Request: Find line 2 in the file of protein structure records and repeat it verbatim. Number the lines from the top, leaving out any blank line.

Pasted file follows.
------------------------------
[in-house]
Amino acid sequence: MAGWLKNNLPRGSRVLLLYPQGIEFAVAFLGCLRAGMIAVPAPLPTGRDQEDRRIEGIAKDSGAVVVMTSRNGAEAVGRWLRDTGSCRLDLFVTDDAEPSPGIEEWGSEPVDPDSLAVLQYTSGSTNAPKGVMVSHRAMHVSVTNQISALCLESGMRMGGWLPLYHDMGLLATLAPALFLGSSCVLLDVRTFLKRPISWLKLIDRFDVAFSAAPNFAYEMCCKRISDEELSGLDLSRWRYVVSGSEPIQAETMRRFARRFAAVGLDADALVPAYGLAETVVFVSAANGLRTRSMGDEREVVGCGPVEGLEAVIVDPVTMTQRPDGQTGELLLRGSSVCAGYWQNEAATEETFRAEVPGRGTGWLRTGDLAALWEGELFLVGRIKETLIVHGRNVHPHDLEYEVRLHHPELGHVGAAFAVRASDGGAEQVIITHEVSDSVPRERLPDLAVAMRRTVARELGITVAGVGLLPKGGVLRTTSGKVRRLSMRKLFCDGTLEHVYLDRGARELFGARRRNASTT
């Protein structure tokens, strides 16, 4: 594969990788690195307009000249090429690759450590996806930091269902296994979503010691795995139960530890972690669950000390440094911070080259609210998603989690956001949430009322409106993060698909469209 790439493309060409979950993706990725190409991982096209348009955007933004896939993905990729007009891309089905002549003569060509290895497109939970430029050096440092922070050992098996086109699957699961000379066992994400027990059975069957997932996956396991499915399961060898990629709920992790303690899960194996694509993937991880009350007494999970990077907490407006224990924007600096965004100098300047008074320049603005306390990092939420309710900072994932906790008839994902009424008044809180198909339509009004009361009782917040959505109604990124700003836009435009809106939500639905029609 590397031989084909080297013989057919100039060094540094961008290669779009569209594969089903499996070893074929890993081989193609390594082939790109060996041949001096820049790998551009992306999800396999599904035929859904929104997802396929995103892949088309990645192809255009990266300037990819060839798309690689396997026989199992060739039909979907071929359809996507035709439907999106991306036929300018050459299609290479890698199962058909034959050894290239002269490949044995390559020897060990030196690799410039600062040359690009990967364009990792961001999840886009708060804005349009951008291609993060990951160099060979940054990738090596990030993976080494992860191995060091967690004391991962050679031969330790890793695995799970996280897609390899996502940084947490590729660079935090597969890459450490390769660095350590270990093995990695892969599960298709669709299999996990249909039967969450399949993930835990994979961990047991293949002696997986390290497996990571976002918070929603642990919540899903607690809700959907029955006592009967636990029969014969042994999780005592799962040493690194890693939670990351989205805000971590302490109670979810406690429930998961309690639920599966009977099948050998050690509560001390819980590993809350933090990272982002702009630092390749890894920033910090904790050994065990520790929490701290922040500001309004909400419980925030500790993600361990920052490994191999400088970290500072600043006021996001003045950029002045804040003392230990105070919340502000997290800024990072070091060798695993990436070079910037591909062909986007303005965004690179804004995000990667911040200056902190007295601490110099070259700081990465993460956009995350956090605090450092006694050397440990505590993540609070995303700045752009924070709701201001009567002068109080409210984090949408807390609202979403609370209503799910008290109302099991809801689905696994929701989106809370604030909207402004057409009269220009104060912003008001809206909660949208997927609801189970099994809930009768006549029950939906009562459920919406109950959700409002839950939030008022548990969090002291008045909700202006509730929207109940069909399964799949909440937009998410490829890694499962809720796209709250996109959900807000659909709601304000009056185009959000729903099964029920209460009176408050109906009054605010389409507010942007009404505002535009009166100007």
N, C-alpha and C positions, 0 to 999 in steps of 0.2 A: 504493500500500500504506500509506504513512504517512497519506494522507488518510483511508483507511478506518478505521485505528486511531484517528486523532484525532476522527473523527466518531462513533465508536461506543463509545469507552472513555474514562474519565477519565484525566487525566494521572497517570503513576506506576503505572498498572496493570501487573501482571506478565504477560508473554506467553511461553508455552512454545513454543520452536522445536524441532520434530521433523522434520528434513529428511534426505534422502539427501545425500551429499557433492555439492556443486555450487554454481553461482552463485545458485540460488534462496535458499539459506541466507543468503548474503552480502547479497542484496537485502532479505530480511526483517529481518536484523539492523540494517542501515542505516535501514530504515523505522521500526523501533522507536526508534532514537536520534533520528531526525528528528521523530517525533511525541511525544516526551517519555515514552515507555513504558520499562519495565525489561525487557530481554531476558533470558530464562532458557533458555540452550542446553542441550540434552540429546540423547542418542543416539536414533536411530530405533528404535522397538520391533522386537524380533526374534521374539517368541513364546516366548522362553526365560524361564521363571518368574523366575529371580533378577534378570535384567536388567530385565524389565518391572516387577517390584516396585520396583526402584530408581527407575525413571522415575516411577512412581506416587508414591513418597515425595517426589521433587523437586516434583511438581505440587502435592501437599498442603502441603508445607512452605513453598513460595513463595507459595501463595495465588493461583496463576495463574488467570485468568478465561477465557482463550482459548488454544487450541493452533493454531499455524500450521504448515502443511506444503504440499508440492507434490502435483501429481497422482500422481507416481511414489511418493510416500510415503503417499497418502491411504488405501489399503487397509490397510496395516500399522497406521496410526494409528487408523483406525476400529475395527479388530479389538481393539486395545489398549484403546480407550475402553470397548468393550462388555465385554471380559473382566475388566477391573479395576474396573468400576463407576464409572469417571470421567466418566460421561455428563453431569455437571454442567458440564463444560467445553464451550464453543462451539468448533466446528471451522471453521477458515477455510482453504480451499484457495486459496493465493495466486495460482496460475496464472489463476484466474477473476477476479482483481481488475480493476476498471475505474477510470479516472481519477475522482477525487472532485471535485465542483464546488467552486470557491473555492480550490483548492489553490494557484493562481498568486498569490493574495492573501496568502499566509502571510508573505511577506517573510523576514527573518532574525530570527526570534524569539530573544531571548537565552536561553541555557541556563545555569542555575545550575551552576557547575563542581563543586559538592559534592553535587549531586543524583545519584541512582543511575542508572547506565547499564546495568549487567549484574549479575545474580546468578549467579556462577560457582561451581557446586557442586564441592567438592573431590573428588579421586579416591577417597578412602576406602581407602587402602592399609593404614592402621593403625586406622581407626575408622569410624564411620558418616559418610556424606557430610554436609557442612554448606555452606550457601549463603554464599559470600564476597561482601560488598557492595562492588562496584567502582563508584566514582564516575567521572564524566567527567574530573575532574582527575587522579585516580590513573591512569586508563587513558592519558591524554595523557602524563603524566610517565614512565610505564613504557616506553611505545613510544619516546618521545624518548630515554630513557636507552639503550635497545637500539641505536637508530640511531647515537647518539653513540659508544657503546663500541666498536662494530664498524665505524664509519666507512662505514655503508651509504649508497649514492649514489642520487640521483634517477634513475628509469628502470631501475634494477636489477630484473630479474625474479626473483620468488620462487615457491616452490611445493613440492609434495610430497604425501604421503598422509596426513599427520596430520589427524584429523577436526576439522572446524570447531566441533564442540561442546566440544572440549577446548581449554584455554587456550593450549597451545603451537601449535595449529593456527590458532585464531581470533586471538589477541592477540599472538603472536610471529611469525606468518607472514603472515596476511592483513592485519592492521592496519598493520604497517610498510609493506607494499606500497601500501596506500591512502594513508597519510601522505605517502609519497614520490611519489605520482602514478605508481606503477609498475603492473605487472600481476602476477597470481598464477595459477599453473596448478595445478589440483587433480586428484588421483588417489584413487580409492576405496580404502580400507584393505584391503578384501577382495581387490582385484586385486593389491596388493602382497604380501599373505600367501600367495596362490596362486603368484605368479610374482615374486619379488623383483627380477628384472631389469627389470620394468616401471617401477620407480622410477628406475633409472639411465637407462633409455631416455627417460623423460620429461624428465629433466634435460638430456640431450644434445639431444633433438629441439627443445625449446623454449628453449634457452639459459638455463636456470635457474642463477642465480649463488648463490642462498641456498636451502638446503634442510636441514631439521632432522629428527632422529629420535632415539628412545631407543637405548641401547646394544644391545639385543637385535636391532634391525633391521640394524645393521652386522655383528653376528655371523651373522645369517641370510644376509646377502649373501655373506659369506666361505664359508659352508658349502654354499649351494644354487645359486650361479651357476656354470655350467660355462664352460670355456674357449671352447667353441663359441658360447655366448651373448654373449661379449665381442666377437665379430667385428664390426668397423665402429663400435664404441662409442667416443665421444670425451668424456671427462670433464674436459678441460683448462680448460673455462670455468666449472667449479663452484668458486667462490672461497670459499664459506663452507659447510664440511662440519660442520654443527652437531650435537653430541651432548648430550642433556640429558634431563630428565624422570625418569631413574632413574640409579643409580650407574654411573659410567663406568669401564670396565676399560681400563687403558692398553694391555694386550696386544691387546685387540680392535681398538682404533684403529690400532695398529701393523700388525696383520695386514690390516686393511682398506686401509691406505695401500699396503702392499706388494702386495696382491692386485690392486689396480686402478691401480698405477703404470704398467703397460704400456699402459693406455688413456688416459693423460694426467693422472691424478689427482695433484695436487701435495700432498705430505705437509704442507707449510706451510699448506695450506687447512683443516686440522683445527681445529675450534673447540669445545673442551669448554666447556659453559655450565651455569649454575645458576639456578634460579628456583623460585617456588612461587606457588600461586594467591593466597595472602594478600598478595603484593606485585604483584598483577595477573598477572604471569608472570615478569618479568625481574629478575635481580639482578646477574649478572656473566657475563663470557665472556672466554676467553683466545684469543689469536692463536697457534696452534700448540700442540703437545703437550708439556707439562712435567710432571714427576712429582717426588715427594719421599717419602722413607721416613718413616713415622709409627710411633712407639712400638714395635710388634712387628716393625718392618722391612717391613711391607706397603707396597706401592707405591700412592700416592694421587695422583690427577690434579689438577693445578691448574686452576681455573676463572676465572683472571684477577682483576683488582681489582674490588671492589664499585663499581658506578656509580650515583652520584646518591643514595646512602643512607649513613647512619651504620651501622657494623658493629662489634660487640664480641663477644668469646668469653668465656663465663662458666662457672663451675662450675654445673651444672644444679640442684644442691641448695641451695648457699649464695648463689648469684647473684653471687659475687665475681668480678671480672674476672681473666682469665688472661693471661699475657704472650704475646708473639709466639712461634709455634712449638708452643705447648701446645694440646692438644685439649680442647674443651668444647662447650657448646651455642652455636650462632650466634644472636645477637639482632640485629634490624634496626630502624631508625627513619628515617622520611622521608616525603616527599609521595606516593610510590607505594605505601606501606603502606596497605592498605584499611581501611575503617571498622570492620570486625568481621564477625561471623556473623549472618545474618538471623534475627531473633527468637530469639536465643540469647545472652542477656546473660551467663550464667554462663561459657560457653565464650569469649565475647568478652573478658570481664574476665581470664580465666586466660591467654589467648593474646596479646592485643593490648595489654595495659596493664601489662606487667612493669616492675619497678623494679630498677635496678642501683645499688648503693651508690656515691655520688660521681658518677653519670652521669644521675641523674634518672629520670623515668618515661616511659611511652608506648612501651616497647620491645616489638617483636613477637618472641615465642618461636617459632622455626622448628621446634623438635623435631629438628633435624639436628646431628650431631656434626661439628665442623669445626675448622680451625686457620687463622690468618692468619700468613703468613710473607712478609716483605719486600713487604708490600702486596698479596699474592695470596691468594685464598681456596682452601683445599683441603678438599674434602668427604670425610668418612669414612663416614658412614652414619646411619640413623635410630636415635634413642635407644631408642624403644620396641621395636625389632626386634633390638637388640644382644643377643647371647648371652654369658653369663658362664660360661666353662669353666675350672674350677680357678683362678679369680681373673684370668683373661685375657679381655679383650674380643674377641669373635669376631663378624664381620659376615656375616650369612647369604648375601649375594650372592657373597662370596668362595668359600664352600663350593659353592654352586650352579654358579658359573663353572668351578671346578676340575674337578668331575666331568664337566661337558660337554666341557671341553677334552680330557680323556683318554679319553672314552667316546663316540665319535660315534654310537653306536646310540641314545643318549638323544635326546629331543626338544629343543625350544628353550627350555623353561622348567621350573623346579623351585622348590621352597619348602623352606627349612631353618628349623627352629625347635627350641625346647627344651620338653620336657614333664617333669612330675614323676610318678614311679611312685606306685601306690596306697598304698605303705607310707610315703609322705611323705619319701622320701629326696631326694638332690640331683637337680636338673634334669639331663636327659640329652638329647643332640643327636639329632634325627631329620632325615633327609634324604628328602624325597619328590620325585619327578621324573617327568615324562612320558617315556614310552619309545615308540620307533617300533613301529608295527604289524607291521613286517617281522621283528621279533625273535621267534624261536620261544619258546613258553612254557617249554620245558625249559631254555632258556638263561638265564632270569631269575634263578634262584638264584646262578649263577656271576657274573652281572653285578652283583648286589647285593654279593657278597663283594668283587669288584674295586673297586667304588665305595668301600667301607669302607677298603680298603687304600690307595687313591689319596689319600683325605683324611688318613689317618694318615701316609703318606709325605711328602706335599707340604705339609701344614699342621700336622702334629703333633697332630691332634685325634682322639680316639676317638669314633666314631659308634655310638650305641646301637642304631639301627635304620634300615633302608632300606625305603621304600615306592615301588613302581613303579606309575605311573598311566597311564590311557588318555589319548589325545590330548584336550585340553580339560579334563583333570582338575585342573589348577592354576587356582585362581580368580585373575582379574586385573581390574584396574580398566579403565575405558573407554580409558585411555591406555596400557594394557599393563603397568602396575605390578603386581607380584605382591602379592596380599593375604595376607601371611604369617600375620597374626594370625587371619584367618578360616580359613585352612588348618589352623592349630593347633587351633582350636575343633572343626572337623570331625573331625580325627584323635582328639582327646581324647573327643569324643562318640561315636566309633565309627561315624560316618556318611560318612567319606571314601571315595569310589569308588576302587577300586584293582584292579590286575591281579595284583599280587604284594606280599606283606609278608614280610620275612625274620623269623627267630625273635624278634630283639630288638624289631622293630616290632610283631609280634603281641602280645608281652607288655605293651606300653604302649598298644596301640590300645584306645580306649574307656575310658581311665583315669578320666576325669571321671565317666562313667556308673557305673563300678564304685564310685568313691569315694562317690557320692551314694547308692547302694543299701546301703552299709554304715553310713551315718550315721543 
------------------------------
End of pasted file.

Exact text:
Amino acid sequence: MAGWLKNNLPRGSRVLLLYPQGIEFAVAFLGCLRAGMIAVPAPLPTGRDQEDRRIEGIAKDSGAVVVMTSRNGAEAVGRWLRDTGSCRLDLFVTDDAEPSPGIEEWGSEPVDPDSLAVLQYTSGSTNAPKGVMVSHRAMHVSVTNQISALCLESGMRMGGWLPLYHDMGLLATLAPALFLGSSCVLLDVRTFLKRPISWLKLIDRFDVAFSAAPNFAYEMCCKRISDEELSGLDLSRWRYVVSGSEPIQAETMRRFARRFAAVGLDADALVPAYGLAETVVFVSAANGLRTRSMGDEREVVGCGPVEGLEAVIVDPVTMTQRPDGQTGELLLRGSSVCAGYWQNEAATEETFRAEVPGRGTGWLRTGDLAALWEGELFLVGRIKETLIVHGRNVHPHDLEYEVRLHHPELGHVGAAFAVRASDGGAEQVIITHEVSDSVPRERLPDLAVAMRRTVARELGITVAGVGLLPKGGVLRTTSGKVRRLSMRKLFCDGTLEHVYLDRGARELFGARRRNASTT